THE DALLES, Ore. — Residents of The Dalles have detected smoky notes in their drinking water during recent wildfires, but the water is safe, city officials said. And thanks to round-the-clock work, crews protected the city water plant from flames that turned the soil black right down to a nearby creek.
But fire has created a longer-term threat to the water supply for the city of more than 14,000 at the east end of the Columbia Gorge: the potential for fall and winter rains to wash rivers of silt from the bare earth into the water headed for the treatment plant.
It wouldn’t be the first time. A fire in 1967 ripped through the watershed where surface water is collected behind a dam and then treated for consumption.
That was followed by heavy rains and so much ash, silt and sediment flowing into the treatment plant that it had to shut down “for an extended period of time,” said Dave Anderson, the city’s public works director.
The city planted grass to stabilize the ground, Anderson told The Dalles Chronicle, but “we were still seeing water quality impacts during heavy rain events 20 years later.”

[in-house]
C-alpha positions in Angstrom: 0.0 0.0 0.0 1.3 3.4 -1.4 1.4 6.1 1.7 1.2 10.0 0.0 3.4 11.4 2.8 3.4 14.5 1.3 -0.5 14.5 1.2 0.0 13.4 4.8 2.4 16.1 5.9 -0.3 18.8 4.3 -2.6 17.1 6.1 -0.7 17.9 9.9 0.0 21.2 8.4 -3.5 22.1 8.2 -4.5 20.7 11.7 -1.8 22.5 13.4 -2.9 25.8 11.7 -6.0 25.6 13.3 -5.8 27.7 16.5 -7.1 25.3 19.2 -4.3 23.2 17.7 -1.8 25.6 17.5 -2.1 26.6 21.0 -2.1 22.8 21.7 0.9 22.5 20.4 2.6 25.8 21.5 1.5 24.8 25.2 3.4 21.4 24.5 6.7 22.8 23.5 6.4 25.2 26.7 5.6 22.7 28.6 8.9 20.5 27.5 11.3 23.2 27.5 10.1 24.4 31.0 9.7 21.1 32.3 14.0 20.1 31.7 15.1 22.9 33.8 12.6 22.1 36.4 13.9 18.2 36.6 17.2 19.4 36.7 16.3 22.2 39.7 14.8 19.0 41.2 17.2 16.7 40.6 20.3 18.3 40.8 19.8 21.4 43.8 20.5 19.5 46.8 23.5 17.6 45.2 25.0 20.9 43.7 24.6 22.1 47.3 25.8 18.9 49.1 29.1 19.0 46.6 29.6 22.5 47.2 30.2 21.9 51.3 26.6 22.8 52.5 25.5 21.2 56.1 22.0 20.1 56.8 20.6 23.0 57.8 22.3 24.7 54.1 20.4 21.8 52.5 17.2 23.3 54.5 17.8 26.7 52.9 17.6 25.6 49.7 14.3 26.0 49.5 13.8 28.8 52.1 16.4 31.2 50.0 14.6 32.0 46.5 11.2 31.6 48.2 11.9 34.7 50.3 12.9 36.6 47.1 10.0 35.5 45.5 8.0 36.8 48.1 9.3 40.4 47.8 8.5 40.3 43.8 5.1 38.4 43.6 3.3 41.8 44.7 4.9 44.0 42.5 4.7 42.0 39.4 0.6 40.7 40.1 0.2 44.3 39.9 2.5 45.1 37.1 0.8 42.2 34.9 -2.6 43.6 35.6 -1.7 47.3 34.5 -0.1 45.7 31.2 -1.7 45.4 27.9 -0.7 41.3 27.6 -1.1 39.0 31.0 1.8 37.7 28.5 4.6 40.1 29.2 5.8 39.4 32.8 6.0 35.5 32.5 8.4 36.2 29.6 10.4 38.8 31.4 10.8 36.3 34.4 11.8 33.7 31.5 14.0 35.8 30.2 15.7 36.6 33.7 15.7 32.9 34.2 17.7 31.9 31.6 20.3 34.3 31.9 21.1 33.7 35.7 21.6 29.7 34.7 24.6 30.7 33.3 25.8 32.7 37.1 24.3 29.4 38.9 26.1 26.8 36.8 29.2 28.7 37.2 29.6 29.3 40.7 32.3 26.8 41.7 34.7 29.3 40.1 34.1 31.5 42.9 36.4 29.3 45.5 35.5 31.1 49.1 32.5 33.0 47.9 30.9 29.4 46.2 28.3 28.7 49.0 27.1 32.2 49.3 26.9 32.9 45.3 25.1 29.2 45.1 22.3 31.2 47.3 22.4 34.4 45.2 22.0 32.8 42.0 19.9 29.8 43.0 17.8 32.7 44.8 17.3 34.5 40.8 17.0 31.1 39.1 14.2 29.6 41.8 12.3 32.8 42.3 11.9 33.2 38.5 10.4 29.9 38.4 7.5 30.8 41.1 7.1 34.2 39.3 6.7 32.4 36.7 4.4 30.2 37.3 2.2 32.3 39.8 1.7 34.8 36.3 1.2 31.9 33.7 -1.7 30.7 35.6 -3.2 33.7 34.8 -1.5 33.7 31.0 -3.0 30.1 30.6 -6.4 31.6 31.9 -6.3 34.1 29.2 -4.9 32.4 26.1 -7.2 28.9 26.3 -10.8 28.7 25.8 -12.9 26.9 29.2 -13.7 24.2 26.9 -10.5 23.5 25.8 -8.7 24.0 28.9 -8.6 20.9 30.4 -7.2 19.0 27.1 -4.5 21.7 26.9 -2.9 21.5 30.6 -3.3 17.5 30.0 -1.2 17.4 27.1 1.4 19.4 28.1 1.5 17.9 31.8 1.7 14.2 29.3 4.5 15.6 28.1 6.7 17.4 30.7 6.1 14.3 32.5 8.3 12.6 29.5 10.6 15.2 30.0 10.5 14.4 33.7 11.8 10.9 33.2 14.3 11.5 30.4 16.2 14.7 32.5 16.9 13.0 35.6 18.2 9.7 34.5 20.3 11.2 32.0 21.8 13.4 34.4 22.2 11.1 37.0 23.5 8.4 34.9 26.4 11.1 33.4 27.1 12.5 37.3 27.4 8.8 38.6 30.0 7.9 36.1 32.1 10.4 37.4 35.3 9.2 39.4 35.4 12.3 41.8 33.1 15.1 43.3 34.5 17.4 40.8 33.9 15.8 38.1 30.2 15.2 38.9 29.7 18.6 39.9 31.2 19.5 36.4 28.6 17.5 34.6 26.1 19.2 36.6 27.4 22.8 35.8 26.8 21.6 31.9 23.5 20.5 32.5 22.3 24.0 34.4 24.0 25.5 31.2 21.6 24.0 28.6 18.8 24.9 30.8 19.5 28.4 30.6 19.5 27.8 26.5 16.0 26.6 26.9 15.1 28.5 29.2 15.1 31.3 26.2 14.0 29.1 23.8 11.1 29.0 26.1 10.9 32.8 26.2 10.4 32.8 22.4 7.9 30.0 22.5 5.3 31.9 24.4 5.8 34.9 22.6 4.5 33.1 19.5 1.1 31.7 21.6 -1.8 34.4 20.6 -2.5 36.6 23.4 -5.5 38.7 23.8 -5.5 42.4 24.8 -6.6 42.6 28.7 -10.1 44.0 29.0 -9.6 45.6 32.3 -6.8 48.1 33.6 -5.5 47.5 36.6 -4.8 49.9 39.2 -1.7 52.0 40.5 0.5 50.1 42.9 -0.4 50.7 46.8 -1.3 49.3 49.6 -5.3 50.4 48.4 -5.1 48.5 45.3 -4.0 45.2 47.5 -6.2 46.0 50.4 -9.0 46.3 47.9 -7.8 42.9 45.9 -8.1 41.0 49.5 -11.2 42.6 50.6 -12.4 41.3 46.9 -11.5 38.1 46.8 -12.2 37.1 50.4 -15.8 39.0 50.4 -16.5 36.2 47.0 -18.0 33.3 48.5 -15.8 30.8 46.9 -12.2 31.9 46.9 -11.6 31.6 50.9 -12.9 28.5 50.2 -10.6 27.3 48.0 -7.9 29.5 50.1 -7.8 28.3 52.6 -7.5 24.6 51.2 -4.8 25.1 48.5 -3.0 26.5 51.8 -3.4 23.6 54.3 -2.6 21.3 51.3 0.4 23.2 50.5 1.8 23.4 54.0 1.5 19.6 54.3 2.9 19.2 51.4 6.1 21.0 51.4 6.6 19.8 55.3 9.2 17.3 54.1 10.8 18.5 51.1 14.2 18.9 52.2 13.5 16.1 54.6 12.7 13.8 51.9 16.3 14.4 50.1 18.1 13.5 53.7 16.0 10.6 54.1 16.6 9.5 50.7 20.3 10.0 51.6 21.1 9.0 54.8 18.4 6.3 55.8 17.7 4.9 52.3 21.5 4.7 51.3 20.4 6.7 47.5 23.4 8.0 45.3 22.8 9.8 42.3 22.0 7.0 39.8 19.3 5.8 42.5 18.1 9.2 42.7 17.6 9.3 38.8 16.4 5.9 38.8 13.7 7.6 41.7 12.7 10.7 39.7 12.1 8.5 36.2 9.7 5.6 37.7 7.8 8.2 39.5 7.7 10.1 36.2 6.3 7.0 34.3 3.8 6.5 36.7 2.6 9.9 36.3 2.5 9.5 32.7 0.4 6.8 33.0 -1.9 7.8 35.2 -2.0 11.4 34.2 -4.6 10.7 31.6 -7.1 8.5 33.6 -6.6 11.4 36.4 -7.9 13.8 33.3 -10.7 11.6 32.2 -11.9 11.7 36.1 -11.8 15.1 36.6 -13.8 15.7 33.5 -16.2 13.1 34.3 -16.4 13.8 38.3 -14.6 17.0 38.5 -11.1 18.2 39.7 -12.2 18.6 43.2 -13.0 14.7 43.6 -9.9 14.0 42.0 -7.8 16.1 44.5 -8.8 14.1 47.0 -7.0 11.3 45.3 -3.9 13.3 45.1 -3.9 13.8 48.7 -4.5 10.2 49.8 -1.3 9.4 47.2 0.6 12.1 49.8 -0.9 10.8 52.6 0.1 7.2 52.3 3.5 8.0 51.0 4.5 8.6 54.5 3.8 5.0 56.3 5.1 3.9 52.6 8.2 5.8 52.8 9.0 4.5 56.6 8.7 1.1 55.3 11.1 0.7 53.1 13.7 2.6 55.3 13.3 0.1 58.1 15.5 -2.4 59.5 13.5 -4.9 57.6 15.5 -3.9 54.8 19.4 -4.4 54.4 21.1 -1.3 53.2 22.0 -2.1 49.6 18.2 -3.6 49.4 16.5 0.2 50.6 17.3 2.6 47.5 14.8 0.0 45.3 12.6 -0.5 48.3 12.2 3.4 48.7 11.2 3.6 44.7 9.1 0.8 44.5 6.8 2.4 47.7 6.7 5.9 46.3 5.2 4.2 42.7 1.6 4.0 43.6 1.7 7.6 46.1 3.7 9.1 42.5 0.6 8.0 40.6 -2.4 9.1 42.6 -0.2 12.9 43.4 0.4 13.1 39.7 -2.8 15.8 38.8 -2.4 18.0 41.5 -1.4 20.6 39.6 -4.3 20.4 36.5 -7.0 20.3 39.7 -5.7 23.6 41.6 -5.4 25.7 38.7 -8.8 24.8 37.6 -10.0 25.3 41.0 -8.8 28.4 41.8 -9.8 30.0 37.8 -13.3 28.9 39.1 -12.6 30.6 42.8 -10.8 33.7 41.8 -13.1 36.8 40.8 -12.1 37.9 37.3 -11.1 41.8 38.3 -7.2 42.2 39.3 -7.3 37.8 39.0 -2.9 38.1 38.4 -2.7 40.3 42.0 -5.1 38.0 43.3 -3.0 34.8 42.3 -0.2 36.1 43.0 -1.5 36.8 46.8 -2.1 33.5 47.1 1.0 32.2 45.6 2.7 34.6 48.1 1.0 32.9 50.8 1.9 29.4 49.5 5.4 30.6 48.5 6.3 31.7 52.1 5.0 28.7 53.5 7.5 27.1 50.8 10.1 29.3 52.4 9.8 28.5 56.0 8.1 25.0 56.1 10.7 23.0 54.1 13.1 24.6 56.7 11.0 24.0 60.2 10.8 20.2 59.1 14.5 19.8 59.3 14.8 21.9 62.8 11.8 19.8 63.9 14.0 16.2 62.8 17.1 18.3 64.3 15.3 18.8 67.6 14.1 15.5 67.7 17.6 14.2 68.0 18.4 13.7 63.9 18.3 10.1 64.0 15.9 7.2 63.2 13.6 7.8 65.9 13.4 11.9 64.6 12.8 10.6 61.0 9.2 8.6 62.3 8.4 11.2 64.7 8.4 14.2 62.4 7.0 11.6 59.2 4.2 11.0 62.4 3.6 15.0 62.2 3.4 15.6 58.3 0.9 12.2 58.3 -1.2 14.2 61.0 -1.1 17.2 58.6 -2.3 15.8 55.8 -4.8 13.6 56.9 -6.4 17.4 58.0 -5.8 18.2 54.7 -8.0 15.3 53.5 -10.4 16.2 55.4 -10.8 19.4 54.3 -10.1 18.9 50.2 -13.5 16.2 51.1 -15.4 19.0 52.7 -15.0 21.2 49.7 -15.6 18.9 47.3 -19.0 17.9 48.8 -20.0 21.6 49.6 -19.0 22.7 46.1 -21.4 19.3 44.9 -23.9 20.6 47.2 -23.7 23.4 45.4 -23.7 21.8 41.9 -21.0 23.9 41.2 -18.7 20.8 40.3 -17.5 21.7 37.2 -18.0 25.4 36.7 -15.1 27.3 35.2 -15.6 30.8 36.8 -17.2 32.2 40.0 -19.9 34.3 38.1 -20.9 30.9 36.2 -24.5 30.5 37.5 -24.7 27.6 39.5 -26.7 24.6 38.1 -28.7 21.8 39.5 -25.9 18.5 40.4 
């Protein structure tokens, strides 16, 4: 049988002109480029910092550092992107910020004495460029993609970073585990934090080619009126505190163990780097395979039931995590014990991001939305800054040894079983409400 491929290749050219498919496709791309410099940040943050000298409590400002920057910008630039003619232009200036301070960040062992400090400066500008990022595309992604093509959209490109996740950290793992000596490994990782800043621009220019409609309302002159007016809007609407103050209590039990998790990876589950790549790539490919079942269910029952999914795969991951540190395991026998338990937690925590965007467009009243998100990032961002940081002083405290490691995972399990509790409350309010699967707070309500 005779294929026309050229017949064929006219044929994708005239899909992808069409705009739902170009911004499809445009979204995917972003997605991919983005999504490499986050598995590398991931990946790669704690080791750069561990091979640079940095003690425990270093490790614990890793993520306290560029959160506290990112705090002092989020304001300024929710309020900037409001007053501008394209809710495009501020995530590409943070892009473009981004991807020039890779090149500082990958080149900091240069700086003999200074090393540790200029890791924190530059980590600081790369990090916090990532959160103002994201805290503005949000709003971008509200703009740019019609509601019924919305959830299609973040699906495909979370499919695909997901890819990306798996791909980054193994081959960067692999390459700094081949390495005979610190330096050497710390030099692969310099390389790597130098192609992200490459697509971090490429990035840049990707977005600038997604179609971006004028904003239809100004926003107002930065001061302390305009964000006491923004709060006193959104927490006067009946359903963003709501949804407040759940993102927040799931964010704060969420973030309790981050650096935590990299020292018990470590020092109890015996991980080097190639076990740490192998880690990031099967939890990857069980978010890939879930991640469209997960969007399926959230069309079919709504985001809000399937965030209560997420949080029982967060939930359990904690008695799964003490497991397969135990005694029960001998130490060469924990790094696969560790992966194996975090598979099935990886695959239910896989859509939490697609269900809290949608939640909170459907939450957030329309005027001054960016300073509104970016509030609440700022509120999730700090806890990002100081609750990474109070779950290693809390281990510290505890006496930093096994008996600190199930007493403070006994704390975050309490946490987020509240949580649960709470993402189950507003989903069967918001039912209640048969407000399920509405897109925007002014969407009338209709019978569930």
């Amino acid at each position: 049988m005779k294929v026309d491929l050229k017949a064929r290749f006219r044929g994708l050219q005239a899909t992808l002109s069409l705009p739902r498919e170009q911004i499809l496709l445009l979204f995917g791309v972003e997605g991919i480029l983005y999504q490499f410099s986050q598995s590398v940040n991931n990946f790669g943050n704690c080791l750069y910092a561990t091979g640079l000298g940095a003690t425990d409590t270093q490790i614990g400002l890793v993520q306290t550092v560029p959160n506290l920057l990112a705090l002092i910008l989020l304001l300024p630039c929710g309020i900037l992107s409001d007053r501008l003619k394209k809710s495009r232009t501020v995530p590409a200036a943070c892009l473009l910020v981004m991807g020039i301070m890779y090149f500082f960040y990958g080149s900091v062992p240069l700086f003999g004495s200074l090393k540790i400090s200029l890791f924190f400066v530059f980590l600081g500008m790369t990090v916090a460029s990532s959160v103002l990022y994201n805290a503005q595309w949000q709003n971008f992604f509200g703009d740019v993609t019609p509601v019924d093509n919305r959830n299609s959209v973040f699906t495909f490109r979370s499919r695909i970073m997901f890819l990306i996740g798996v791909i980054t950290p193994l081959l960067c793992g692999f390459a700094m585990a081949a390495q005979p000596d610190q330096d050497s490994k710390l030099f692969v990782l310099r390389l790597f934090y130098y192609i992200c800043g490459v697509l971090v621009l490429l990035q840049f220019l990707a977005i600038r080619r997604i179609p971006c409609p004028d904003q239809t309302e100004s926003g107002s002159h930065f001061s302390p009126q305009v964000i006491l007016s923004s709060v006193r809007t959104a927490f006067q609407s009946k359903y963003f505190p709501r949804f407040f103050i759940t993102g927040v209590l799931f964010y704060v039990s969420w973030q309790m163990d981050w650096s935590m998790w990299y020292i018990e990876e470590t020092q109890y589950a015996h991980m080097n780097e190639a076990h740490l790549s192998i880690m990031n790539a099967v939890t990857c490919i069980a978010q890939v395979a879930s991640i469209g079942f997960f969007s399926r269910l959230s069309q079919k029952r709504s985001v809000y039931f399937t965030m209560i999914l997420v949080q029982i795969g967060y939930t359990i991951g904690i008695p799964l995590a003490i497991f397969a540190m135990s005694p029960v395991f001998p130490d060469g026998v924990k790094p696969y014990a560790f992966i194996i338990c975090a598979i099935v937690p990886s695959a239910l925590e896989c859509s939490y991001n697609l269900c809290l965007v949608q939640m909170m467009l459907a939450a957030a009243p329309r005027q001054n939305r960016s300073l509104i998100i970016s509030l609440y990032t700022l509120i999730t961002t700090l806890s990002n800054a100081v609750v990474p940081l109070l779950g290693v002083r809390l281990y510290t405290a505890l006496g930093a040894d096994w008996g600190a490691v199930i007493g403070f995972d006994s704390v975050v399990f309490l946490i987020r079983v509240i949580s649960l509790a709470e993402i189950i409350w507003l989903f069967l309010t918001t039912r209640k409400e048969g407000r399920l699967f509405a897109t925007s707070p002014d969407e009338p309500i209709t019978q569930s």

The watershed collects rainwater and snowmelt — averaging about 16 inches a year. It covers about 22,000 acres.
Nearly 25 percent of it has burned in this year’s Government Flats fires, which were considered about two-thirds contained Wednesday.
In some areas, Anderson said, the fire may have burned so hot the root systems of grasses are dead, and the plants won’t green up come springtime.
Another storm like the Aug. 16 lightning barrage that started the Government Flats fires worries him: “A really heavy rain like that is going to be a problem for us. It caused flooding in town and fires in the watershed, from the same storm cell.”
The city can switch to well water, its supplemental source in the summer, for a few days.
He’s looking at grass and grain varieties to see what the city can get in the ground quickly.
“We’re looking for seed varieties with the goal of getting some fall grain up,” he said.
Next would come tree-planting, Anderson said, which would be “kind of like Phase Two and that will be done when we think we have the best conditions to be successful. It may be spring, it may be fall. It depends on how much rain and when we get it this fall.”
Other options include putting down a woodchip product or bales of hay, and installing a silt fence like the fencing around construction projects.
“We’re kind of looking at everything that might be available to us, with the sense of doing something sooner rather than later,” he said.